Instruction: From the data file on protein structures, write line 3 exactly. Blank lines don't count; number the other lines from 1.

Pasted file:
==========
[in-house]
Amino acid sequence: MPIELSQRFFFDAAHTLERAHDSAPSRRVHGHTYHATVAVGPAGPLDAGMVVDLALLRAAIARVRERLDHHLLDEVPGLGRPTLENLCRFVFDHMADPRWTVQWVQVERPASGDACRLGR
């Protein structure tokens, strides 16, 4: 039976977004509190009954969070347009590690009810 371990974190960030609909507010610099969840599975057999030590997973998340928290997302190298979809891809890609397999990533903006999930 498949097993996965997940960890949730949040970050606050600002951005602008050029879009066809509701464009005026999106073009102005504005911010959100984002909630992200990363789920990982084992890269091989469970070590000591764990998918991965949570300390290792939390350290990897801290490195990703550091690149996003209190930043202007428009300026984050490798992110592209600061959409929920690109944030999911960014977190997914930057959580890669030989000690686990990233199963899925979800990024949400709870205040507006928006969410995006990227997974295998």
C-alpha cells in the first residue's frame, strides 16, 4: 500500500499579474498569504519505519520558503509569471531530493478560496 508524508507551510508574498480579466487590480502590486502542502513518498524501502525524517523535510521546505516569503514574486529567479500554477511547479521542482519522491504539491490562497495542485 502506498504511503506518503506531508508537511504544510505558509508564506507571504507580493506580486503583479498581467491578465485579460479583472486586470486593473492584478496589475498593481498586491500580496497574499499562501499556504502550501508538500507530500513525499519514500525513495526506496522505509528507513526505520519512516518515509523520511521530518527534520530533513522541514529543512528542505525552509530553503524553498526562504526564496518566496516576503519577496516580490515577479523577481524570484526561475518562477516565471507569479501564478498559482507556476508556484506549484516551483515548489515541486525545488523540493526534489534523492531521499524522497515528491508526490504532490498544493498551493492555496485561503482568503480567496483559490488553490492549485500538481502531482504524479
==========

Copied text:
């Protein structure tokens, strides 16, 4: 039976977004509190009954969070347009590690009810 371990974190960030609909507010610099969840599975057999030590997973998340928290997302190298979809891809890609397999990533903006999930 498949097993996965997940960890949730949040970050606050600002951005602008050029879009066809509701464009005026999106073009102005504005911010959100984002909630992200990363789920990982084992890269091989469970070590000591764990998918991965949570300390290792939390350290990897801290490195990703550091690149996003209190930043202007428009300026984050490798992110592209600061959409929920690109944030999911960014977190997914930057959580890669030989000690686990990233199963899925979800990024949400709870205040507006928006969410995006990227997974295998």